Epilepsy is a condition where abnormal electrical activity spreads through a part of the brain causing seizures. These may or may not involve losing consciousness.
Some forms of epilepsy are caused by focal abnormalities of the brain – even if these can’t be seen on MRI. (Other types of epilepsy may not involve a focal brain abnormality and surgery may not help in these conditions).
Epilepsy surgery is a subspecialty of neurosurgery where operations are undertaken to cure people of their epilepsy.
Typically the abnormality of the brain that is causing seizures is identified and often will be removed using a surgical procedure.
This is only done in specialised centres and requires a complex team of people headed by specialist epilepsy neurologists, supported by neurosurgeons with specific skills in this area.
The assessment involves:
If the patient is considered a possible surgical candidate they are referred to the epilepsy neurosurgeon.
Sometimes when the cause of the epilepsy is not entirely demonstrable with the above tests the patient may undergo a period of 3 dimensional EEG recordings by insertion of multiple tiny electrodes into the brain by the neurosurgeon. This is called Stereotactic EEG and Dr Jonker is one of a few neurosurgeons in Australia trained in this technique.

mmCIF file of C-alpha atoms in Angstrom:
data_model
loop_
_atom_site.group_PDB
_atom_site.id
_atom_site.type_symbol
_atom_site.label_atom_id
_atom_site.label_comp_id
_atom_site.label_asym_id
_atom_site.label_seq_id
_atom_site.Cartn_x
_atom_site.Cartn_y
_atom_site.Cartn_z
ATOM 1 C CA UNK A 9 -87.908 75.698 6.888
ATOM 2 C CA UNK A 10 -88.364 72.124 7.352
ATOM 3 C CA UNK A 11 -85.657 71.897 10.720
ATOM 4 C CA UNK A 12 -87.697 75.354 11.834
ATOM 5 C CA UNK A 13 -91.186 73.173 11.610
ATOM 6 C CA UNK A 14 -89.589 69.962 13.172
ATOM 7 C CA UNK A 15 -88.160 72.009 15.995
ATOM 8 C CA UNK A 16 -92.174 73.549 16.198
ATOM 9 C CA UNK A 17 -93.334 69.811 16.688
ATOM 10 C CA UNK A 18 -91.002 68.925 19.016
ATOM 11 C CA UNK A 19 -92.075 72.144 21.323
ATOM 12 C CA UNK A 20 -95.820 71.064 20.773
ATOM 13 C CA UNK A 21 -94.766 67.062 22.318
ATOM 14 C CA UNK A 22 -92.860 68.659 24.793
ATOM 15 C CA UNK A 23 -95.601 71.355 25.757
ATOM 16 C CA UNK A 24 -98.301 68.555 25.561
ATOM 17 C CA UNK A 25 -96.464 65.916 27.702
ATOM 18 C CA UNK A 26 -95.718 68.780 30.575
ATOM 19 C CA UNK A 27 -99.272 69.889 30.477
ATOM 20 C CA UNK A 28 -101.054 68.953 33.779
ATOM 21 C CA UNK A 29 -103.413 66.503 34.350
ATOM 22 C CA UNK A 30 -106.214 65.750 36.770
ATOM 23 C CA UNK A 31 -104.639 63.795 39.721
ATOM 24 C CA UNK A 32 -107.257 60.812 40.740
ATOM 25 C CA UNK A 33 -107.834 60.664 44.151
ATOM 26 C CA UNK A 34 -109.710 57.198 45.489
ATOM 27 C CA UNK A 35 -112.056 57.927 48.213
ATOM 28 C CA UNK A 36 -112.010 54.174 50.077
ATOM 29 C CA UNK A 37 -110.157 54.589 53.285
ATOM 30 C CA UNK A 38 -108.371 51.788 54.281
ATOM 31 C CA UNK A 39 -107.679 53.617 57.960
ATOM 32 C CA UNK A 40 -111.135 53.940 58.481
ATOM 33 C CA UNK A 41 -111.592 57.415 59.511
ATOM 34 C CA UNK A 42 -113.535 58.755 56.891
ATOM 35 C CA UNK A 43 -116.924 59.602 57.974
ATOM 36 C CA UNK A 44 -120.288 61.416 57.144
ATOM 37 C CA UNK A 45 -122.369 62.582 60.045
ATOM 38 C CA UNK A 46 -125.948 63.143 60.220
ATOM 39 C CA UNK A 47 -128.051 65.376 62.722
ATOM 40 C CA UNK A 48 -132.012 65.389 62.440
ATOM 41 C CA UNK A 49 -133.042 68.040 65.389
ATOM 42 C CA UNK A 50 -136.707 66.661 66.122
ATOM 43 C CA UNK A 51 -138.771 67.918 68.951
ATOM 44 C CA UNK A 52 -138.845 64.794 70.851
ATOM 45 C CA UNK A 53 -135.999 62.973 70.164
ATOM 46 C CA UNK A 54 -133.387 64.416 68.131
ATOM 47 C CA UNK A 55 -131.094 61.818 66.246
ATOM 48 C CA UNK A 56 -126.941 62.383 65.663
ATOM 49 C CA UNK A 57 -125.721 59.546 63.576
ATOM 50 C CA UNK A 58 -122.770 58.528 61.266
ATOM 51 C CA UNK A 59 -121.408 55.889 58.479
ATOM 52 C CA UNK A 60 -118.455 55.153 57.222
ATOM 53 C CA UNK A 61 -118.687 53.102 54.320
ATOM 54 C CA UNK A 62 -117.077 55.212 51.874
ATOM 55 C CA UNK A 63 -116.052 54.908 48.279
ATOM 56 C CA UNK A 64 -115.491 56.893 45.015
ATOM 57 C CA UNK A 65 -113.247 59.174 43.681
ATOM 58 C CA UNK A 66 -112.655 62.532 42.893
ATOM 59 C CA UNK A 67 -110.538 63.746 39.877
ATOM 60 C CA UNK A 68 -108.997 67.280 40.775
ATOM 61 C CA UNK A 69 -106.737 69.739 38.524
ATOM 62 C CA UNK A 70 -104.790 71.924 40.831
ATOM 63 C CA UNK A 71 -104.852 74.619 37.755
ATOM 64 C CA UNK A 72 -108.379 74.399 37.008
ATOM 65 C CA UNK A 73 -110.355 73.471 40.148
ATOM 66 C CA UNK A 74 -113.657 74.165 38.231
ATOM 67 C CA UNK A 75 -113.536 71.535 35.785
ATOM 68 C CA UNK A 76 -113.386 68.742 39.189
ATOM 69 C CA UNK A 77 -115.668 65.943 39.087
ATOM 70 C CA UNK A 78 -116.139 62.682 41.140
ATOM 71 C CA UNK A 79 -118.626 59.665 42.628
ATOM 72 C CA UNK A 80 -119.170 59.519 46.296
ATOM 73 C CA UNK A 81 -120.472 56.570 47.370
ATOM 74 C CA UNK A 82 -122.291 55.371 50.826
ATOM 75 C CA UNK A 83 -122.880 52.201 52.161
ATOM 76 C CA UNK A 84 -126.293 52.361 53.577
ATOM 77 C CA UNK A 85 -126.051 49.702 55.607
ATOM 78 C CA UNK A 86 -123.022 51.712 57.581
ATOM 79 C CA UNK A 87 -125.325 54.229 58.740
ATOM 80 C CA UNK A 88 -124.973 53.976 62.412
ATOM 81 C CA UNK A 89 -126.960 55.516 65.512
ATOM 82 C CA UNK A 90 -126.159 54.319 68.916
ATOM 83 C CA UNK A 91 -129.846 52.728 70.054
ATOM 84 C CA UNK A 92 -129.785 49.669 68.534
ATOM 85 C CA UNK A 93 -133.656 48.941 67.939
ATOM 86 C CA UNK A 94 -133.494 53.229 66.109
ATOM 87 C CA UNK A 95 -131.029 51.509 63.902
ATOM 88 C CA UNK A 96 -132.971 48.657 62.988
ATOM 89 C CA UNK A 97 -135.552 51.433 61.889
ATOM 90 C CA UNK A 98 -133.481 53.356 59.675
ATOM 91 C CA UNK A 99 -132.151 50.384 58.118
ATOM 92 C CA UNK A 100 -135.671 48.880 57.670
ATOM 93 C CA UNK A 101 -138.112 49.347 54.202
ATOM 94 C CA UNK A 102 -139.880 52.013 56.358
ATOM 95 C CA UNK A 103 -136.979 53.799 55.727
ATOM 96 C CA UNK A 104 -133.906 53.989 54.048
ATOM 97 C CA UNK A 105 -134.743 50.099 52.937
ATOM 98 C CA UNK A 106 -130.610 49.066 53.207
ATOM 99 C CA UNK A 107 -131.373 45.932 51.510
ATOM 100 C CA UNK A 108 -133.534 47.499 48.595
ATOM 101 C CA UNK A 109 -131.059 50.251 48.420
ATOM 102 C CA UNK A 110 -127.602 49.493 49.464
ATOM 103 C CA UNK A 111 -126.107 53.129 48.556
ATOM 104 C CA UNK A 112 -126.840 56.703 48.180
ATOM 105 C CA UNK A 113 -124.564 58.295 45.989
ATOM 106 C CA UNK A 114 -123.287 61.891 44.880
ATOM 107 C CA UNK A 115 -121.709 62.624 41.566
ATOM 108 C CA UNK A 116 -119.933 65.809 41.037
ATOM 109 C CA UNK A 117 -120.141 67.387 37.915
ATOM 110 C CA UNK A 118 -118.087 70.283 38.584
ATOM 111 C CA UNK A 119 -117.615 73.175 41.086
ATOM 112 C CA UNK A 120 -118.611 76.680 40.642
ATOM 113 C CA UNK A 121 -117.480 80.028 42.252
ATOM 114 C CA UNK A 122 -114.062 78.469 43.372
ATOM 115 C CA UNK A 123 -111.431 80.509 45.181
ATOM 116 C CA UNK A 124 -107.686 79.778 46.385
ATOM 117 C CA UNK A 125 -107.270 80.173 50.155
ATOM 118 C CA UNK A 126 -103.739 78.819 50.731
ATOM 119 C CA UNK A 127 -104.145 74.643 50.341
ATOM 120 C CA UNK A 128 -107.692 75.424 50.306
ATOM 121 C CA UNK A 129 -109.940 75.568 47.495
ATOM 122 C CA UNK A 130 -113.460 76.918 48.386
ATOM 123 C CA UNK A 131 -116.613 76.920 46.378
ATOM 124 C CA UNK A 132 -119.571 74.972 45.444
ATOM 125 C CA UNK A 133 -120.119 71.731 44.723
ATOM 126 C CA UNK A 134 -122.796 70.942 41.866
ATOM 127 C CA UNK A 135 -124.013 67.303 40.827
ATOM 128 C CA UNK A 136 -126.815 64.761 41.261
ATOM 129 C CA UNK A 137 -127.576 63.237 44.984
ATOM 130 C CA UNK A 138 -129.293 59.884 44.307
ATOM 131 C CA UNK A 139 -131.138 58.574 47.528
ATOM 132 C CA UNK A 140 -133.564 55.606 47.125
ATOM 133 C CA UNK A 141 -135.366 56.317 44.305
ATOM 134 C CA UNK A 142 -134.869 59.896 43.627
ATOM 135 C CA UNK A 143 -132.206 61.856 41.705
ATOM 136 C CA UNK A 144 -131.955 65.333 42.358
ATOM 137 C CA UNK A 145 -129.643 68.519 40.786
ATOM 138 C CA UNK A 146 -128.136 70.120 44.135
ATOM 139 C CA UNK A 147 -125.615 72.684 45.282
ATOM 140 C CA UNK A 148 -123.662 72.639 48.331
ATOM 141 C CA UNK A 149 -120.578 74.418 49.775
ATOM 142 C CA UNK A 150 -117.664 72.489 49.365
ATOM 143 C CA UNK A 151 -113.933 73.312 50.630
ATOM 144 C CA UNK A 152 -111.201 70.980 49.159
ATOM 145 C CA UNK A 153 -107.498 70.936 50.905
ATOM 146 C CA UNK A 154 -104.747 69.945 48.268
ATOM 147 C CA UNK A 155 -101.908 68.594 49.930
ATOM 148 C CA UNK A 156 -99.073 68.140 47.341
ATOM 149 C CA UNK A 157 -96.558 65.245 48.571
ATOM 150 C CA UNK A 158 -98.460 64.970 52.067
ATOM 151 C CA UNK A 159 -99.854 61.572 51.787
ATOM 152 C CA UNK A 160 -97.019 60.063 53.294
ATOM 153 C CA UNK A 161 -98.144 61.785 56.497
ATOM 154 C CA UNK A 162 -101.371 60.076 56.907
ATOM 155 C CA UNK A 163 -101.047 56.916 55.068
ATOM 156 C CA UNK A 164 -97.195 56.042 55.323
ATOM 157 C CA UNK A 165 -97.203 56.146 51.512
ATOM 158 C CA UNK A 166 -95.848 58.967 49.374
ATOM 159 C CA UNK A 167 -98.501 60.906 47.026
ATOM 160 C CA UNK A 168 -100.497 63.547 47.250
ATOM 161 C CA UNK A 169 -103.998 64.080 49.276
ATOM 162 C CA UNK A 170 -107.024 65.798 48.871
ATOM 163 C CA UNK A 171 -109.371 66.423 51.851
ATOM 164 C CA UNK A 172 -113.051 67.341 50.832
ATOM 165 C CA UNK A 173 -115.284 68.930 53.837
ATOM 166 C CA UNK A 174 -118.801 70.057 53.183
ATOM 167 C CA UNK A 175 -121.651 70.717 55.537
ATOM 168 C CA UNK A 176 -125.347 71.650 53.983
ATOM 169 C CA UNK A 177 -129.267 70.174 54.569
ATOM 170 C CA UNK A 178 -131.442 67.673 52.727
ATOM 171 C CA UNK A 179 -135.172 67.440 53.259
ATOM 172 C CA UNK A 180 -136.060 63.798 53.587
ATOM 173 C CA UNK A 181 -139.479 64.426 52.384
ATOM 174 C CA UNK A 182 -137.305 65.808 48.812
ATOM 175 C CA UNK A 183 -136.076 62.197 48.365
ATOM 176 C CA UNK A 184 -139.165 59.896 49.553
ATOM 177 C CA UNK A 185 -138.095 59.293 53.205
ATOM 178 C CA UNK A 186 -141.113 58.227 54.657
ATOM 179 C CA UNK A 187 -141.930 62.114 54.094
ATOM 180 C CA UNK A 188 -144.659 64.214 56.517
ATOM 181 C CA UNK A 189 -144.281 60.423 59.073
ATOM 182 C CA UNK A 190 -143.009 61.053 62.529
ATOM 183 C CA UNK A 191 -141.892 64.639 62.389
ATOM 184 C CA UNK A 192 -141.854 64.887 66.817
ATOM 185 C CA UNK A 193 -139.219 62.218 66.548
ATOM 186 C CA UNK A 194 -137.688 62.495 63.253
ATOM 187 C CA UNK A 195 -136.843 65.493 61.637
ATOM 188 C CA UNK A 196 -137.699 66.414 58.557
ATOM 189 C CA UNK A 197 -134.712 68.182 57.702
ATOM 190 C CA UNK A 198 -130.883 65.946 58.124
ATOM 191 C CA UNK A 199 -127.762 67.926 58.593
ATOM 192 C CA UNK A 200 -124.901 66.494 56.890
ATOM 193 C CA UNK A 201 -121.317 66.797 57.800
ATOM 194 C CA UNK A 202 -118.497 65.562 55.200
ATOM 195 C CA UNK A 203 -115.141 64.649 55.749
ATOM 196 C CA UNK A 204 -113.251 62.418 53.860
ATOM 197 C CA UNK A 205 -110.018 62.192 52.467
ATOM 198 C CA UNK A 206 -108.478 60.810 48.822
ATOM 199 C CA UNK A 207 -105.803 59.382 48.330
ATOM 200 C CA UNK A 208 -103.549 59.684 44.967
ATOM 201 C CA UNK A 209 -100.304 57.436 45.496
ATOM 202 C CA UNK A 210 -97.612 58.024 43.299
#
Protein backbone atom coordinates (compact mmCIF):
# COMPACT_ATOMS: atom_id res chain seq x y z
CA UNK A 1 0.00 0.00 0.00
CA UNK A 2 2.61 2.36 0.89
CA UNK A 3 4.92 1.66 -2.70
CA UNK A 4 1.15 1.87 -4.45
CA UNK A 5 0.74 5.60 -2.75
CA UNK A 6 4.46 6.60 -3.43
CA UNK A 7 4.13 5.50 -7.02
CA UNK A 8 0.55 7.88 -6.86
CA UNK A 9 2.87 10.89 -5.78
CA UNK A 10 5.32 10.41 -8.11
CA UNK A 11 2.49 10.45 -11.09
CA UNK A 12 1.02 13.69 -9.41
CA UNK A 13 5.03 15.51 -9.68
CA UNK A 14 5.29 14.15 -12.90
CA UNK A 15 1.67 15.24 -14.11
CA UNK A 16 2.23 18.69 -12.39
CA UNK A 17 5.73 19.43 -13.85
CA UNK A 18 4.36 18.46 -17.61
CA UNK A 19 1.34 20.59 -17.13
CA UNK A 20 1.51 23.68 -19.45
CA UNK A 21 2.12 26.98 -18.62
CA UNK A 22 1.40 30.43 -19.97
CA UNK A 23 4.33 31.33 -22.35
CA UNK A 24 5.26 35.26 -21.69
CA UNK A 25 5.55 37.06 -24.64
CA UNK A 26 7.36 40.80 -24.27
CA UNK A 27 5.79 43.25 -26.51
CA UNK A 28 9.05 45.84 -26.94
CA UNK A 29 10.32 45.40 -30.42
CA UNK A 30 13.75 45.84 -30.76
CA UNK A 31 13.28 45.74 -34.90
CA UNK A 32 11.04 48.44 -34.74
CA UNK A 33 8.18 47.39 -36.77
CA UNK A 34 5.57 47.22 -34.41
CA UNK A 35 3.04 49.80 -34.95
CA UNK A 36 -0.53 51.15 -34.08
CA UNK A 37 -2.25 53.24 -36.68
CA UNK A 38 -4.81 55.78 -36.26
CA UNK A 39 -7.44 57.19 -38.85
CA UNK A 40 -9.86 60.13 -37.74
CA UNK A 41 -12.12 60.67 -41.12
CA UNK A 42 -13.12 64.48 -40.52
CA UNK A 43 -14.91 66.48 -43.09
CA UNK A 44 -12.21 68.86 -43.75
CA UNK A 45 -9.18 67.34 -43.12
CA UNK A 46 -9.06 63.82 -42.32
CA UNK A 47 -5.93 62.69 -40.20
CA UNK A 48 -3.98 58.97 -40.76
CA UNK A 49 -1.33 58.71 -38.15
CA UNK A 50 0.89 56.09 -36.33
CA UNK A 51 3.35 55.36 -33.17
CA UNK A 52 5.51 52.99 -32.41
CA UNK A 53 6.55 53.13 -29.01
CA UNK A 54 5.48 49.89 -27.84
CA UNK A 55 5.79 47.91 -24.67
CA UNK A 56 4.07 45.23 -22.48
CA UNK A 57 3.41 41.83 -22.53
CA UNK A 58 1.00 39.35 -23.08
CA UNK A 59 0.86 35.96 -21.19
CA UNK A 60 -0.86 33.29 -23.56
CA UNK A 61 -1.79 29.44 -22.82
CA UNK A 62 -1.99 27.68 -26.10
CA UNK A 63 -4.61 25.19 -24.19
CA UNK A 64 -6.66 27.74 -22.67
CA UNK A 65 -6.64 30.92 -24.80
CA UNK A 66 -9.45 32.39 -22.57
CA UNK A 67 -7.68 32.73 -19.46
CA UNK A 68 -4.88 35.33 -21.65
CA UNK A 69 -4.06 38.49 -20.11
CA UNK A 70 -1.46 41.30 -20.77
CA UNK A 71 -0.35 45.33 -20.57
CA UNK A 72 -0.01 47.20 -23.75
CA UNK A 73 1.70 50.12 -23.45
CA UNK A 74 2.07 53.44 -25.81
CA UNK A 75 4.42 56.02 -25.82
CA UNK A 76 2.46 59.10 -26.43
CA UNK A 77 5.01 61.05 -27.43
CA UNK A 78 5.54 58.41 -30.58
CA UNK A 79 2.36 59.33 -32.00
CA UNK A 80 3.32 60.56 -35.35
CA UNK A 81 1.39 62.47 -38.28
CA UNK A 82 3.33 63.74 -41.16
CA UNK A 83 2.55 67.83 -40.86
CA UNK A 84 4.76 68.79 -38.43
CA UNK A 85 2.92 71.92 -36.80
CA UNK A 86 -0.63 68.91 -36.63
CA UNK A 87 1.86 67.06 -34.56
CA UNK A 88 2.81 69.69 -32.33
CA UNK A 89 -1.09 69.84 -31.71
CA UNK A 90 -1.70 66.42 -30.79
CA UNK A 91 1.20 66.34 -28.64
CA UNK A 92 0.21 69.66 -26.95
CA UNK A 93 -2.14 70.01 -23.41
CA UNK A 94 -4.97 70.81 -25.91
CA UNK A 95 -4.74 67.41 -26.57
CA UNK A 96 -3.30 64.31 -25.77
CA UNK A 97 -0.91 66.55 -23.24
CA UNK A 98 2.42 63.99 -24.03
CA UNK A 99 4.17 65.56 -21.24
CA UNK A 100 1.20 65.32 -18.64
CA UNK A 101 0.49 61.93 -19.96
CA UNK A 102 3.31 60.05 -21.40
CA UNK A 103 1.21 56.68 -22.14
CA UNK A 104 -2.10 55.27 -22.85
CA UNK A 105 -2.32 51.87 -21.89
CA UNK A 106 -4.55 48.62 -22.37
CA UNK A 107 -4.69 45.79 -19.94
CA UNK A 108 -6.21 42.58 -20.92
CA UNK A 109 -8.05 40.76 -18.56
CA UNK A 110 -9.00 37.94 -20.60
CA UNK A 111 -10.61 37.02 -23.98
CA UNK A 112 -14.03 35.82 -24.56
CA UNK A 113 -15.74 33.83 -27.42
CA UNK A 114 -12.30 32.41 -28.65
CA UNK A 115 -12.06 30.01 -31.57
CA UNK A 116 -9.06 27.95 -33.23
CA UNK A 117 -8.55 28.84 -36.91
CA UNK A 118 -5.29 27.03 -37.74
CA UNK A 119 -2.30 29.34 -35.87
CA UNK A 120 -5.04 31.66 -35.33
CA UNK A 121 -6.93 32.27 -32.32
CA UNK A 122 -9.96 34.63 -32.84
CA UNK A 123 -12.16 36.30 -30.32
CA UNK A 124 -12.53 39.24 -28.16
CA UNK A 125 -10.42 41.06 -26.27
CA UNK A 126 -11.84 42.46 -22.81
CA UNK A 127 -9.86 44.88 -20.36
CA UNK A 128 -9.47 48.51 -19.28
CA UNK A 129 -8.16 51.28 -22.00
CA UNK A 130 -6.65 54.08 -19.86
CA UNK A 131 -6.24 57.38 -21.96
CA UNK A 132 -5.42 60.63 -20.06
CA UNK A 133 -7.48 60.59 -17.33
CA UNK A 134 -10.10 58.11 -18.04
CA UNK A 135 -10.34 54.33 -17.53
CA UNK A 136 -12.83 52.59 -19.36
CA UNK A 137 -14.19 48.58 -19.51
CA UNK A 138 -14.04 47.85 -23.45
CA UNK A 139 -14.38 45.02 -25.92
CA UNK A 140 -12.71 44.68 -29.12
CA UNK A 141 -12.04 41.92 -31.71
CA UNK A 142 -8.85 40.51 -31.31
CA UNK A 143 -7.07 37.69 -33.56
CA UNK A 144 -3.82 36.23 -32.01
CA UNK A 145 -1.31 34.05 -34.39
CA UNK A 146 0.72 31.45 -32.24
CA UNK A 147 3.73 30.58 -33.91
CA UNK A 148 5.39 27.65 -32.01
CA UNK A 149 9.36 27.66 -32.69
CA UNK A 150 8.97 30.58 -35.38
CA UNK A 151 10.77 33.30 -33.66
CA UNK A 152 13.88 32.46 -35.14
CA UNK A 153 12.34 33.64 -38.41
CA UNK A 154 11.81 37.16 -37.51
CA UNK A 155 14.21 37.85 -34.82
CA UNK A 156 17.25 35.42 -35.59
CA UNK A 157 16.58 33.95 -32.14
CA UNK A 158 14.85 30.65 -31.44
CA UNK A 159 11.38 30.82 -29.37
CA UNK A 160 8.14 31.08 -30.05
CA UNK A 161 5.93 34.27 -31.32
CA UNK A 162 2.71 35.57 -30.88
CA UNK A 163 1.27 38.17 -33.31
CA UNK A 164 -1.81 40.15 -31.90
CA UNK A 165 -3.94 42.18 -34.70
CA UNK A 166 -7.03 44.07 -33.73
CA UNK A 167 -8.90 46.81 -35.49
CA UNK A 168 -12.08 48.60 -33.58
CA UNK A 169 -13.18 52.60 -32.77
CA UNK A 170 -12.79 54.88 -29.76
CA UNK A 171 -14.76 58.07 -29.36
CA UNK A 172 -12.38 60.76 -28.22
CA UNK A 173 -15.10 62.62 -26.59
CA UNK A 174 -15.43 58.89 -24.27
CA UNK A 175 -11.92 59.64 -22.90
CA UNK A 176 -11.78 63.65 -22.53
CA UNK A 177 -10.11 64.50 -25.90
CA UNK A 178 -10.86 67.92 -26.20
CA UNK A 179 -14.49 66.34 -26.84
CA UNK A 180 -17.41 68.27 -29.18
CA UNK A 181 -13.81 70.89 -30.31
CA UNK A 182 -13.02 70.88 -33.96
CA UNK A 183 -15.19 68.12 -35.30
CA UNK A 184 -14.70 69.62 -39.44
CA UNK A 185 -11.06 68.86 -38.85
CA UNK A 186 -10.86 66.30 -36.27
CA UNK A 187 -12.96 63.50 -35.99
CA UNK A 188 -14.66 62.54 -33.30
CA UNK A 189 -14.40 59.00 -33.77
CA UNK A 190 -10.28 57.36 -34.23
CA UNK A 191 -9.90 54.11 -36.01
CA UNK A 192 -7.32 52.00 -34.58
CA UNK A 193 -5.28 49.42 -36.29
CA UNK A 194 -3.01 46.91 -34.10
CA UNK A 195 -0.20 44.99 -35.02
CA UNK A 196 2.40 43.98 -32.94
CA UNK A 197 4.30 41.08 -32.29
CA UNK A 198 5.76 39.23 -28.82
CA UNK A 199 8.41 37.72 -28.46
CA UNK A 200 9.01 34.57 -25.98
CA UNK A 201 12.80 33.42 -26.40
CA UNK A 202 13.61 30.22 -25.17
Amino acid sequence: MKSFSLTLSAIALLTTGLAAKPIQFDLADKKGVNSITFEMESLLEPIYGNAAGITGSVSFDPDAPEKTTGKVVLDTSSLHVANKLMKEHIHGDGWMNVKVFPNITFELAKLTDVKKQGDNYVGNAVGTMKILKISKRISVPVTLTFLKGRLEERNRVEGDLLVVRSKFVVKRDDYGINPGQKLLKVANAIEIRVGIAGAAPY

The most common procedure is removal of the non-functioning portion of the temporal lobe called a temporal lobectomy – often for a condition called mesial temporal sclerosis.
Other abnormalities removed are cavernous haemangiomas (cavernomas), focal cortical dysplasias and other tumour types.
Sometimes old scarring of the brain from trauma or brain herniations that people have been born with (encephalocoeles) are the cause.
Specifics of the surgery, its risks and expectations need to be discussed individually with patients.